Published: October 12, 2010
A massive Eighteenth⁎ineteenth Century giltwood console discovered during a house call in Ridgefield, Conn., virtually screamed for attention with its imposing and florid stance inside the Litchfield Firehouse at Brookfield Auction’s September 25 sale, but ultimately it was a tiny Tiffany Studios Pinecone carriage clock that succeeded in getting bidders to pay notice. The diminutive timepiece from a North Stamford, Conn., collection was the top lot of the sale, going to a phone bidder for $4,025.
The clock was one of about 80 lots from the North Stamford estate in an auction comprising some 350 lots. Diana Onyshkewych, auctioneer and co-owner of Brookfield Auction, masterfully dispersed the stuff from her podium to a good-size crowd, which appeared to be more heavily weighted toward the trade than the retail side. “It was a good sale,” said Onyshkewych, contacted afterward. “Silver and jewelry were strong, fine art was not, and Twentieth Century furniture and decorative arts did better than we’d anticipated.”
There were four phones and two absentee bids chasing the carriage clock, which opened with a left bid of $3,000 more than halfway intro the sale. With green slag glass in good condition and its bronze warmed to a reddish brown patina, the clock ran fine and came with a key, although probably not the original one. A handle at the top of the 37/16 -by-27/16 -by-45/16 -inch clock folded down.
The expected top lot of the sale, the giltwood console, was hardly a disappointment, since the consignors, a young couple from Greenwich, Conn., who had recently purchased the Ridgefield house, had paid nothing for it †it was included the purchase price of the house because the selling couple’s husband had never liked it. The console’s less-than-petite footprint †70 by 29 by 38¼ inches †however, may have played a role in bidder reluctance, according to Onyshkewych, whose own presale research seemed to indicate that the piece was “too big for the room.” In the end, the console with its conforming marble top and all its rococo splendor lumbered out at $1,150 to an in-house bidder.
Size was no detriment, however, to a splendid 1810 regency mahogany sideboard with inlay that had been sourced from a Torrington, Conn., storage unit. Measuring 91½ by 32½ by 37¼ inches, the piece had another compelling attribute †it bore a label that read “Selected for exhibition at the League Antiques Exhibition, Sherry’s, New York, March 14-24, 1944, under the auspices of Art and Antiques Dealers of America, Inc.” With that pedigree, the sideboard quickly advanced from a $200 opening to a final price of $3,565, selling to an in-house bidder. From the same Torrington storage unit, a golden oak hall tree with mirror back, hooks and seat did well, taking $230.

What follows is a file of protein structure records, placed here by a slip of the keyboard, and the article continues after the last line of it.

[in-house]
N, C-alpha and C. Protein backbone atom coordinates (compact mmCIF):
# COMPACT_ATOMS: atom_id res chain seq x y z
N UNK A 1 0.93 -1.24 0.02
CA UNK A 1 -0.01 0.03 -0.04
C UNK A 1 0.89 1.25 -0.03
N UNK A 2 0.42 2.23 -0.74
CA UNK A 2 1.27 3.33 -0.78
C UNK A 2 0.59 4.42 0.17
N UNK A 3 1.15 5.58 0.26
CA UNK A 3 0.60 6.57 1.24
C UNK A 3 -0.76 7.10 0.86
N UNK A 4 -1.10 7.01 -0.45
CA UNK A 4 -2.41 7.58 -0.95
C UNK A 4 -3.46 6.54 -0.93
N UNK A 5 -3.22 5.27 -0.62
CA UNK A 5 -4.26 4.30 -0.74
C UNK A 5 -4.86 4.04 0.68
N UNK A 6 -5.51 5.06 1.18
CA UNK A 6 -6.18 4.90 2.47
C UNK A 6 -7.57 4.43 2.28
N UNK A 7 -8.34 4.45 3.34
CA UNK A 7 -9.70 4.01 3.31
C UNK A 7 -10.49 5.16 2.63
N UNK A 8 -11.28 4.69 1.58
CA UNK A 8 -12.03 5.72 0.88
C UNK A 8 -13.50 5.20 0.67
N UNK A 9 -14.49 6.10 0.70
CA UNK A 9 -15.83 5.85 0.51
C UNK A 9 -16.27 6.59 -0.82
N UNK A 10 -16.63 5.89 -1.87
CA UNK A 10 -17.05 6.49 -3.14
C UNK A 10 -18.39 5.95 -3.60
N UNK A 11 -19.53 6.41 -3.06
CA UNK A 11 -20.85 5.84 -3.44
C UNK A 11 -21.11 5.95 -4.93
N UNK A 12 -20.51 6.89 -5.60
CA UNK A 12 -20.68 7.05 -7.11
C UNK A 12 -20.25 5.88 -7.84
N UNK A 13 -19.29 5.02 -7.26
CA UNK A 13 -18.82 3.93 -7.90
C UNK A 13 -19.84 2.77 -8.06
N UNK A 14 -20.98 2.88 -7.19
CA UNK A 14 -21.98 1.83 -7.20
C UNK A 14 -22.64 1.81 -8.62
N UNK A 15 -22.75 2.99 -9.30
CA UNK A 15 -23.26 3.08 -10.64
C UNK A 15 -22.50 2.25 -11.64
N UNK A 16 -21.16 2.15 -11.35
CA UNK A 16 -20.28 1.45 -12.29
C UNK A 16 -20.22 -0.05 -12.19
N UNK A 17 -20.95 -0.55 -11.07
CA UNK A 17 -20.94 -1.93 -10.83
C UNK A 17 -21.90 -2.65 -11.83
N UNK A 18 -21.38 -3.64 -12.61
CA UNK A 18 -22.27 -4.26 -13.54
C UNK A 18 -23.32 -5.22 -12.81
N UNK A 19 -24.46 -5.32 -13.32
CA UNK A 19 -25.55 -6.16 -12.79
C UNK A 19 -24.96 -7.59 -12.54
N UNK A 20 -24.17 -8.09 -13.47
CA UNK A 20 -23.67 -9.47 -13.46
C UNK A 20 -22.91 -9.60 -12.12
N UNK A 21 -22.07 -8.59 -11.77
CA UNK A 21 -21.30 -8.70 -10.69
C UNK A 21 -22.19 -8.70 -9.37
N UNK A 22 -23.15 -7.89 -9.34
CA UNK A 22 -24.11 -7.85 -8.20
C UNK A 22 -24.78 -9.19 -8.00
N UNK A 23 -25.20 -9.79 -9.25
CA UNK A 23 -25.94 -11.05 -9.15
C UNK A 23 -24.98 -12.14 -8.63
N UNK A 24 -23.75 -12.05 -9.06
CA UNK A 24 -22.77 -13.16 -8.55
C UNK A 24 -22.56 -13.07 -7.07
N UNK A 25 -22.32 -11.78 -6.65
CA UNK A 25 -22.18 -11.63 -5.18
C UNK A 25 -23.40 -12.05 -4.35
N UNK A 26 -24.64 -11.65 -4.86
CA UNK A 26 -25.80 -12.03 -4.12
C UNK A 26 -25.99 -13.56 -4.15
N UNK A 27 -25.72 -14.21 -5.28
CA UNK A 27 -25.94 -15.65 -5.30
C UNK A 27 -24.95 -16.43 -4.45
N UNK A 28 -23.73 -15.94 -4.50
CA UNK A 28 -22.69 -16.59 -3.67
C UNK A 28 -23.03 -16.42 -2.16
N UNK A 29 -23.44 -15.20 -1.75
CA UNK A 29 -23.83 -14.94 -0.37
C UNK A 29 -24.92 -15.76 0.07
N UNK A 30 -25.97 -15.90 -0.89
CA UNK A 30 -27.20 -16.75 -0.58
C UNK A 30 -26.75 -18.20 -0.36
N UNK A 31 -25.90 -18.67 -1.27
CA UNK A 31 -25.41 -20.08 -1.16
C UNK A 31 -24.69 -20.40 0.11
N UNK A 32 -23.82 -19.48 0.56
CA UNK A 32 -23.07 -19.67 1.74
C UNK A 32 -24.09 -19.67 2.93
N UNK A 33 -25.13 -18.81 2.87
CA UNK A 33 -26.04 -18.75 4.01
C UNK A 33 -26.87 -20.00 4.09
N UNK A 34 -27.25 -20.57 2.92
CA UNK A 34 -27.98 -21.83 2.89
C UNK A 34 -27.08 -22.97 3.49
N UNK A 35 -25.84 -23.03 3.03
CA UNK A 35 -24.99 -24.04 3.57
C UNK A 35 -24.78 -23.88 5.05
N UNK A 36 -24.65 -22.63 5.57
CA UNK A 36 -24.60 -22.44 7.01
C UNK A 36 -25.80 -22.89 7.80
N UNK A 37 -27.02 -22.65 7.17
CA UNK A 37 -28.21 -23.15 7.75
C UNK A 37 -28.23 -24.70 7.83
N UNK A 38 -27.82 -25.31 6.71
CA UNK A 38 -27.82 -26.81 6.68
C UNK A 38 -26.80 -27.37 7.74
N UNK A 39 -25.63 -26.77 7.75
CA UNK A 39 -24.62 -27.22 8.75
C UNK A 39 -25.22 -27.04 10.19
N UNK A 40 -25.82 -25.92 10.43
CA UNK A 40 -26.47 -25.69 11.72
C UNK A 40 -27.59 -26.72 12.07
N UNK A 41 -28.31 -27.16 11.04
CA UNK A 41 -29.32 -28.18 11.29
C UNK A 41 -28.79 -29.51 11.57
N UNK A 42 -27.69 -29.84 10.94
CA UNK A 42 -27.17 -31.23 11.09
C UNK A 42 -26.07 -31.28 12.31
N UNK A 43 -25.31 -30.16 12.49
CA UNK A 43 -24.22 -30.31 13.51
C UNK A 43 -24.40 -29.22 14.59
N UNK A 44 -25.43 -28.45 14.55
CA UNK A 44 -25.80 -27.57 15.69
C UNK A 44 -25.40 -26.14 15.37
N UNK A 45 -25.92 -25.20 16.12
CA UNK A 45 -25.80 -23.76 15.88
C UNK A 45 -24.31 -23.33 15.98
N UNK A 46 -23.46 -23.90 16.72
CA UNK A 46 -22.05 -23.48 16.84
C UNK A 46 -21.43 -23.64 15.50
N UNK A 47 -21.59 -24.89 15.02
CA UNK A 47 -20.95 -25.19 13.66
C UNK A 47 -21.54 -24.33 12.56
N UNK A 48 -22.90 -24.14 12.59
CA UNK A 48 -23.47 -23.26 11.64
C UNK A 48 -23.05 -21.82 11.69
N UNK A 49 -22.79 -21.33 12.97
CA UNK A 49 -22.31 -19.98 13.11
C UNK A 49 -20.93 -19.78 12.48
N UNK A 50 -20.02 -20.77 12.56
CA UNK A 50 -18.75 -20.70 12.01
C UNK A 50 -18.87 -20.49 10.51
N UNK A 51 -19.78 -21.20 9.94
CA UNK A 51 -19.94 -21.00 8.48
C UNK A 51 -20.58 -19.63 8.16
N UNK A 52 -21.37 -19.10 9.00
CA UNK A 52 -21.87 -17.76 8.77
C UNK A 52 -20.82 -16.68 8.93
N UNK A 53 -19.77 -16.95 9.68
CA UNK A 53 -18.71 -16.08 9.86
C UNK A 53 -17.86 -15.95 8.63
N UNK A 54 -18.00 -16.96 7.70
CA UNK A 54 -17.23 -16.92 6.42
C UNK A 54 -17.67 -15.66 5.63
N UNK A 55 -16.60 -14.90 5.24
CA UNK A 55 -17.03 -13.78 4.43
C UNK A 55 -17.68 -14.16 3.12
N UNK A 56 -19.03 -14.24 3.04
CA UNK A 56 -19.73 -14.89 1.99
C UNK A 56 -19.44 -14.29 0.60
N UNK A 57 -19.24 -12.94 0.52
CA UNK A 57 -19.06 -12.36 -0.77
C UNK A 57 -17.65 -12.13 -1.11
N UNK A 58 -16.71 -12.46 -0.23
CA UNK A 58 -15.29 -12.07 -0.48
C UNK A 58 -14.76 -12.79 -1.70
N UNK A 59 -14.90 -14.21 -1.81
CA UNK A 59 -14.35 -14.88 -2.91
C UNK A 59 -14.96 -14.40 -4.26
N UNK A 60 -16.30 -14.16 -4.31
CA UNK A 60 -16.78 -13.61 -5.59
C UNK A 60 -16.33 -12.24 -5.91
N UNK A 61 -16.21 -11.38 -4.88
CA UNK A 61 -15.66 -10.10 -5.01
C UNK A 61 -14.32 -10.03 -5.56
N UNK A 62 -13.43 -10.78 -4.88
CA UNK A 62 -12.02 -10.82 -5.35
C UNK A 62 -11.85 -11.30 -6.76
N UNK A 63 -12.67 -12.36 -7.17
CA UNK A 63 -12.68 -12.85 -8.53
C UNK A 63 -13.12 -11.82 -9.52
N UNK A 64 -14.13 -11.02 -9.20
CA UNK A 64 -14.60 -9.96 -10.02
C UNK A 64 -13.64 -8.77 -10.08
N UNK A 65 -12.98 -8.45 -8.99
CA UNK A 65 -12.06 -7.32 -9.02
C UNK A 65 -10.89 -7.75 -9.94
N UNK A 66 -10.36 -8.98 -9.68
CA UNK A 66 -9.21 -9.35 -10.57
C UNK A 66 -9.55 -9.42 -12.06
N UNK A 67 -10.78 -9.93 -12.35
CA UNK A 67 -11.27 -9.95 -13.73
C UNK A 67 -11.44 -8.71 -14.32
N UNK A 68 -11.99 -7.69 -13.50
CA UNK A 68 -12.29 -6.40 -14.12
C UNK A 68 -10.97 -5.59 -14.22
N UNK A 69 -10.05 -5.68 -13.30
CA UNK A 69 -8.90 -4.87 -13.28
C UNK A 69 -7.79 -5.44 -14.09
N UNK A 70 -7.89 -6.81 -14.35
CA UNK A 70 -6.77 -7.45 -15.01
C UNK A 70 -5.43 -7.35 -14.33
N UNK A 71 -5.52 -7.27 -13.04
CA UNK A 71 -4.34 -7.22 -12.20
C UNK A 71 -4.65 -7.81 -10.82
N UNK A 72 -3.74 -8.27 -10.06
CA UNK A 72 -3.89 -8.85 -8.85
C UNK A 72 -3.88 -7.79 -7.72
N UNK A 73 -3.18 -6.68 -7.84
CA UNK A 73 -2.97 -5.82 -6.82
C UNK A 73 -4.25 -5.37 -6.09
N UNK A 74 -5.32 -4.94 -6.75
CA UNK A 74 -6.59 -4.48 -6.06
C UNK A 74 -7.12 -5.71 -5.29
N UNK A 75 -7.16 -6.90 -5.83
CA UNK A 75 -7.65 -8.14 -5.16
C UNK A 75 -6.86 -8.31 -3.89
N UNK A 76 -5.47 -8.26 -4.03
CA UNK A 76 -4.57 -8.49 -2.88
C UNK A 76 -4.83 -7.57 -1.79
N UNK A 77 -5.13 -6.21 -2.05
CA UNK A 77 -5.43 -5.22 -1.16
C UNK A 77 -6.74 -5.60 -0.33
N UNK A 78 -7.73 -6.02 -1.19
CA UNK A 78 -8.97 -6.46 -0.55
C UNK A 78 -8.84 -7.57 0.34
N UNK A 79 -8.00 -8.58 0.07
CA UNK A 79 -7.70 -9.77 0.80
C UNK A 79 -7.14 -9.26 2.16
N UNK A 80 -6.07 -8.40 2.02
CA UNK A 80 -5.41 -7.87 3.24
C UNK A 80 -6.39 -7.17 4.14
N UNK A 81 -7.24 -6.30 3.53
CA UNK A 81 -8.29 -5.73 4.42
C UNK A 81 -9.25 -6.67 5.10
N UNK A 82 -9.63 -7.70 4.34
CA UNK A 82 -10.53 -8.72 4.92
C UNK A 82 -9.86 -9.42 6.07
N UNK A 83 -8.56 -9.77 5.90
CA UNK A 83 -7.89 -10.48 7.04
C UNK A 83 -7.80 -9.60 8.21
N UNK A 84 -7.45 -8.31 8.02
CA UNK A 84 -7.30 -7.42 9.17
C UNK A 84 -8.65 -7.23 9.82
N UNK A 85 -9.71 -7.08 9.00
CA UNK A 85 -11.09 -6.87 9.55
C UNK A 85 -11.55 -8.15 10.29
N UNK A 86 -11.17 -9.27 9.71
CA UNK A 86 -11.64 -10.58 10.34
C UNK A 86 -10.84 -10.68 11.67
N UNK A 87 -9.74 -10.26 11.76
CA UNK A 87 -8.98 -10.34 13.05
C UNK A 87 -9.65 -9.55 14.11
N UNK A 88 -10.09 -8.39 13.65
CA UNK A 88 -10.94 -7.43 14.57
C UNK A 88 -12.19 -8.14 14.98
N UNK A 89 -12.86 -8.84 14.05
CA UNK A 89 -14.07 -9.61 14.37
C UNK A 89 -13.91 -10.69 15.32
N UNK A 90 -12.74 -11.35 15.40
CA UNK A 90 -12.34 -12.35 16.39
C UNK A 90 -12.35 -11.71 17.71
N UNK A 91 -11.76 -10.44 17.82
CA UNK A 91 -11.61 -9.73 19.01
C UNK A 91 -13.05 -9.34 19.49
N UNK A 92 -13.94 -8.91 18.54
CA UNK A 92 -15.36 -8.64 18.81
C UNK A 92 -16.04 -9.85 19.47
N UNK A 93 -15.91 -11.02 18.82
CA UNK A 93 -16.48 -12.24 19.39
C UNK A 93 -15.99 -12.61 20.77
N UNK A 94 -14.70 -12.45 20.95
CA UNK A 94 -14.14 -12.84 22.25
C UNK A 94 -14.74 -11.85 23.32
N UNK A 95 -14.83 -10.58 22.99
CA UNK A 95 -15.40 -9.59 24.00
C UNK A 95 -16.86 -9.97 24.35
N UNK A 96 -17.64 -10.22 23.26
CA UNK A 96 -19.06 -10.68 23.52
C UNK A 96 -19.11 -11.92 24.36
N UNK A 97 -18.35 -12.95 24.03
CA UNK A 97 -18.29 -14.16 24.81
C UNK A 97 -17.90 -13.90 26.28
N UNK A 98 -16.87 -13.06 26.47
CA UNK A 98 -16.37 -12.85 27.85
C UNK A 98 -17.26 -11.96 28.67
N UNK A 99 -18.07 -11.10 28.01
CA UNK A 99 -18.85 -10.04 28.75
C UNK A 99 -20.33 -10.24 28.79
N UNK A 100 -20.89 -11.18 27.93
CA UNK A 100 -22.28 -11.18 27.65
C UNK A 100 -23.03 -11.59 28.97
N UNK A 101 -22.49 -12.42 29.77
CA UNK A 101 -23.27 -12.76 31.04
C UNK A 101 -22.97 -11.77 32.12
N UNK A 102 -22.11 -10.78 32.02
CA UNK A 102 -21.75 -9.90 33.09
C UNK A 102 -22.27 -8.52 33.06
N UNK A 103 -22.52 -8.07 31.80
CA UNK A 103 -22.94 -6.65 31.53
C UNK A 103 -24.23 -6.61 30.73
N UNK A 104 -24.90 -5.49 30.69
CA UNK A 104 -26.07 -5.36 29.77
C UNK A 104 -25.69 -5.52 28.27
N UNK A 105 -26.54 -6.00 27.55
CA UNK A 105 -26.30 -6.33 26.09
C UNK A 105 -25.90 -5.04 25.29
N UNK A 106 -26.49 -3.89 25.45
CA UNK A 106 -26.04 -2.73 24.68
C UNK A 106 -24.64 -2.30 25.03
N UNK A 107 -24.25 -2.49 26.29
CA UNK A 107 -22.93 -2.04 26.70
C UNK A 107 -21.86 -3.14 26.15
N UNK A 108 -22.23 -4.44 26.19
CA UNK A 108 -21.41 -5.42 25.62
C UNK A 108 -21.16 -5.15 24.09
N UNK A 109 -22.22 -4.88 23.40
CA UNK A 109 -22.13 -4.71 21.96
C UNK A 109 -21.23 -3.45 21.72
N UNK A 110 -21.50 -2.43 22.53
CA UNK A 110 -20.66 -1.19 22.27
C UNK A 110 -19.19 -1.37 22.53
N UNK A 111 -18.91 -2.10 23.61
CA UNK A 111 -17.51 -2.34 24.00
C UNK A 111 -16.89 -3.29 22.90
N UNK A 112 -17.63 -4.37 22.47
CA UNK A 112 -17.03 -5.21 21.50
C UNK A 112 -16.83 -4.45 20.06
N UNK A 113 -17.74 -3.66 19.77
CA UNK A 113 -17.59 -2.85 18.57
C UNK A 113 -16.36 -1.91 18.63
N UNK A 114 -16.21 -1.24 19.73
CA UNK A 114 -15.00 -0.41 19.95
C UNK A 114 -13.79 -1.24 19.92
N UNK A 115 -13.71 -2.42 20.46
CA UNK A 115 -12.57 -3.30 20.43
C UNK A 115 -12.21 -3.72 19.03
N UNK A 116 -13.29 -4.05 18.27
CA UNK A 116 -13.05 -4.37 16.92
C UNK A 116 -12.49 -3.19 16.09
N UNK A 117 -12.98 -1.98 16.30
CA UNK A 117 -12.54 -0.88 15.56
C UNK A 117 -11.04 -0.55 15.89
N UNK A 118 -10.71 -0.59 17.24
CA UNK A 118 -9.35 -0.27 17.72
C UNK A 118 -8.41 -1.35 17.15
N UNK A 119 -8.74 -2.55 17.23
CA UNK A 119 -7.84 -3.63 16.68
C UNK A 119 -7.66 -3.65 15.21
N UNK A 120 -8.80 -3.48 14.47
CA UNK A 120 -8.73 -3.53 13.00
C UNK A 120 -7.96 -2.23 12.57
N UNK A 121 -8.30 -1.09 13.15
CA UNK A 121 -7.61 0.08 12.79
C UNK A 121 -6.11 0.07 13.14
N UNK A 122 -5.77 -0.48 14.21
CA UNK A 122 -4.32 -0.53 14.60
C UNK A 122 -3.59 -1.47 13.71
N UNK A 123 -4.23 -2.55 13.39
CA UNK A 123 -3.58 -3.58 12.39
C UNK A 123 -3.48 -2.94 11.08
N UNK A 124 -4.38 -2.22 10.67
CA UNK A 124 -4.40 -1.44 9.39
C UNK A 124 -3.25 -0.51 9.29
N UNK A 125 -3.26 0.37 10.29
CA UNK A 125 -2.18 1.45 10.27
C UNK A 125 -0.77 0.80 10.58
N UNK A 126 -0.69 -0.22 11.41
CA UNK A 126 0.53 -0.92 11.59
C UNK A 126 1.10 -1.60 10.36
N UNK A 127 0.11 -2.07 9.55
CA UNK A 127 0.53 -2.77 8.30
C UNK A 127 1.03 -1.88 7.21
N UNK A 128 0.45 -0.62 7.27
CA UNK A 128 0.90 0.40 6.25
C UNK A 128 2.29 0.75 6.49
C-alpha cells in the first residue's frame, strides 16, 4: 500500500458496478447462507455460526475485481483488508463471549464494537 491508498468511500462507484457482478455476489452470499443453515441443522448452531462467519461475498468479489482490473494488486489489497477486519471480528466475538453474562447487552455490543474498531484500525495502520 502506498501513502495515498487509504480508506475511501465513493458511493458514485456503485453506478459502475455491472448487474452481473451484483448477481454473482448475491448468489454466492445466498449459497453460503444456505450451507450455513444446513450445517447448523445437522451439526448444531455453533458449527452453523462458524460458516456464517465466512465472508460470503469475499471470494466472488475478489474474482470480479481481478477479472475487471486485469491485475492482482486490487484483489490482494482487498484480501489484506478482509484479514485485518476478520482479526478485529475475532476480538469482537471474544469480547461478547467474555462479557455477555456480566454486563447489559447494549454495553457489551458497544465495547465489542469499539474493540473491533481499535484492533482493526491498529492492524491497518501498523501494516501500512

The same Ridgefield house that disgorged the giltwood console also yielded Murano chandeliers, beaded glass ceiling fixtures, a large gilt metal and beaded glass foyer light, custom draperies and an Empire-style chandelier. The gilt metal and beaded glass chandelier, circa 1920s, had a 30-inch diameter and was 17 inches high. A phone bidder took it for $1,150. The main Murano ceiling fixture, a 17-inch-diameter fixture with gold inclusions, left the hall at $375.
Sterling silver included Towle flatware, a Georg Jensen organic spoon and assorted mixed lots. A 59-piece set of Towle sterling silver flatware monogrammed “B” included forks, knives, spoons, ladle, carving and serving utensils and brought $975, while the Jensen spoon made $160. Also bolstering the silver offerings, a three-piece Mexican 925 sterling tea set in the San Francisco pattern and comprising a tray, teapot and covered sugar achieved $2,070 from an in-house bidder sitting in the front row who was active on nearly every silver and jewelry lot presented.
While flat art remained just that throughout the sale, there was an exception. Another storage unit, this one in Litchfield, yielded a Seventeenth⁅ighteenth Century Chinese painting on silk that formerly had been a scroll but was now encased under glass in a gold leaf frame. Depicting exotic birds with a poem and signature upper left, the 89½-by-39-inch painting opened with a left bid of $325 and advanced to $805, going to a bidder in the hall.
As with any live auction †especially those that eschew online bidding †there were bargains to be had, part of what makes attending one an adventure into the unknown. “I’m always having people tell me they can’t believe what something brought or didn’t bring at auction,” said Onyshkewych. Some examples of items that elicited an admiring comment of “nice buy” after the gavel fell included a mahogany cheval mirror with elongated ball and claw feet from the turn of the Twentieth Century that sold for $315, a banded coal scuttle with scoop and liner from the Nineteenth or Twentieth Century that made $80, and a burlwood secretary raised on Queen Anne legs, a Twentieth Century piece, but with nice shell carving on the knees and a scalloped apron front and sides, that did $115.
Prices reported include the 15 percent buyer’s premium.
Brookfield Auction’s next auction, a holiday sale, is set for Saturday, December 11. For information, 203-448-8652 or www.BrookfieldAuction.com .
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